1. To encourage industrial technology, companies and other organizations that engage in Research and Development activities for commercialization enjoy a 20% investment tax credit on their qualifying expenditure.
  2. Preferential tariffs for made-in-Nigeria goods by some economic blocks like the European Union (EU). 
  3. Legal Guarantees and protection of foreign investments, both in the Free Trade Zones and within Nigeria, from nationalization, expropriation, and mandatory buying by the Nigerian government as confirmed in the Nigeria Investment Promotion Act.
  4. Enterprises in the Zone can sell up to 100% of their manufactured item, with up to 35% value addition, in the domestic economy, regardless of whether the item is banned or prohibited. 
  5. One-Stop approvals for all permits, operating licenses, and incorporation papers
  6. The free trade relationship between the investors and their personnel as no strike or lockout is permitted for a period of ten years following the commencement of operations in the Free Trade Zones. [vi]
  7. Licensing of approved enterprises without complying with local incorporation under section 54 CAMA. This constitutes registration in the zones.


To set up a company in the free trade zone, the investor must take certain steps that are standard for all of the free zones of the nation. These steps are as follows:

  • Obtain and complete the application form.
  • Submit the completed application form to the Zone Administration office or perhaps NEPZA Office with the required Project Plan/Feasibility Study.
  • The application will be reviewed for either approval or refusal by the administration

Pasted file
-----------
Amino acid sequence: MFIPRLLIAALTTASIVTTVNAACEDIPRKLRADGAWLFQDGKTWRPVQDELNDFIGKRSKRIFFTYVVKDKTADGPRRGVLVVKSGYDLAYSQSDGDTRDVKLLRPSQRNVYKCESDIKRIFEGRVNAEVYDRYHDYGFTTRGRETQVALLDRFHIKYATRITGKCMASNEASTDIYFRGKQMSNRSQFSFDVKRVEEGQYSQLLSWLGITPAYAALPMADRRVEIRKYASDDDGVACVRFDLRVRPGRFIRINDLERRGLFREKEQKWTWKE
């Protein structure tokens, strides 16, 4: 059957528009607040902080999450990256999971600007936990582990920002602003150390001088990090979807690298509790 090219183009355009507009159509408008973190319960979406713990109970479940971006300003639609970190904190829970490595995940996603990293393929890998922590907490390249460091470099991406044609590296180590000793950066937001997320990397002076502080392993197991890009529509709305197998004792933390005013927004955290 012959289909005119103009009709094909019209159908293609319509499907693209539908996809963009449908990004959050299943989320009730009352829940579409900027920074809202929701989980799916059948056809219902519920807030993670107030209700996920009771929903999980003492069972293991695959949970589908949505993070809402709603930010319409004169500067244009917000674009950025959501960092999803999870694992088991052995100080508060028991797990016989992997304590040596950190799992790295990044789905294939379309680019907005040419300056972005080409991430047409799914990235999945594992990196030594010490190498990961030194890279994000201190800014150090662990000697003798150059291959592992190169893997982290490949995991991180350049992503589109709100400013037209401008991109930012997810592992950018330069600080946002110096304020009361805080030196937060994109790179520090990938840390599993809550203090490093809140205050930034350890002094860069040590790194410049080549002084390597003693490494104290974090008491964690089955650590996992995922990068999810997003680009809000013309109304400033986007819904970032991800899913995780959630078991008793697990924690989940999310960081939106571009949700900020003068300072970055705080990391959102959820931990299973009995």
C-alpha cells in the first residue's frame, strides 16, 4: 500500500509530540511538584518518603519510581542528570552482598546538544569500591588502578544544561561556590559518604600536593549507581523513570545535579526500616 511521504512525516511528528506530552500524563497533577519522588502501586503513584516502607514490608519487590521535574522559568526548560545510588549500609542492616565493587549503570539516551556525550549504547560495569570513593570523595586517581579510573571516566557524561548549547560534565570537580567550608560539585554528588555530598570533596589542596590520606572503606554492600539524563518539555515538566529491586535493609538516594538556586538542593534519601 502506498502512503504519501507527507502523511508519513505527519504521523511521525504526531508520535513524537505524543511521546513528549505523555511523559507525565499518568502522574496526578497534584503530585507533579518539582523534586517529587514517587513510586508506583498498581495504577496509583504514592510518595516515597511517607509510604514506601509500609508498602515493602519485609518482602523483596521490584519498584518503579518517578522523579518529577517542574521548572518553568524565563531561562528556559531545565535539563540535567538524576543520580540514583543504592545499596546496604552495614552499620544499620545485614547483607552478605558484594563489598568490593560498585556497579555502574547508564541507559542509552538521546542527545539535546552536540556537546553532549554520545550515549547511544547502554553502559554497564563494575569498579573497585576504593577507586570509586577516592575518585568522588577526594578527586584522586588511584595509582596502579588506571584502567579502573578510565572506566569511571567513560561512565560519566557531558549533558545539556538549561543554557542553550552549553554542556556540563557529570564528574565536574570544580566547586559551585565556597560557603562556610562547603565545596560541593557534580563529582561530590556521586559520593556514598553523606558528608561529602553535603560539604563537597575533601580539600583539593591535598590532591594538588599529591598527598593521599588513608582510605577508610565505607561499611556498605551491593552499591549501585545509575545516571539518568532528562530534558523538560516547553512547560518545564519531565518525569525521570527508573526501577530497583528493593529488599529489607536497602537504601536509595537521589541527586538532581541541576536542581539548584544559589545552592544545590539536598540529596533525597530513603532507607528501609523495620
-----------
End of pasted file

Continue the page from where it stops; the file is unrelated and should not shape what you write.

• When the application is actually approved, an Operating License (OPL) will be issued by the Administration of the Free Zone.
  • Remit the investment capital through banks located in the zones which will in turn issue a Certificate of Capital Importation[vii]


Free zones in Nigeria provide rewarding opportunities that not only attract foreign investors but also provide employment opportunities to local citizens. Thus, businesses should take advantage of these incentives to maximize industrial growth and economic development by taking steps to set up their businesses in a  free trade zone in Nigeria.

[i] Business Setup, <https://www.businesssetup.com/ng/free-trade-zone-in-nigeria>, accessed on April 25, 2023

[ii] Ibid

[iii] Afolabi Elebiju, <Free Trade Zones & Nigeria Tax Regime”,<https://www.templars-law.com/app/uploads/2015/05/citn_presentation.pdf > , accessed on April 25th, 2023

[iv] Taxaide, Free Trade Zones: Taking advantage of the Incentives, <https://taxaide.com.ng/2021/04/15/free-trade-zones-taking-advantage-of-the-incentives/>, accessed on April 25th, 2023

[v] Section 20/para 3(4)(b) & OGEFZ Regulations.

[vi] Oxford Business Group, “Nigerian free zones offer a multitude of incentives for investors”, https://oxfordbusinessgroup.com/reports/nigeria/2016-report/economy/laws-of-attraction-free-zones-offer-a-multitude-of-incentives-for-investors > accessed on April 25th, 2023

[vii] NEPZA, “Enterprise Setup”, <https://nepza.gov.ng/enterprises/new-enterprise/enterprise-setup/>, accessed on 26th April 2023

Written bDeborah Dada for The Trusted Advisors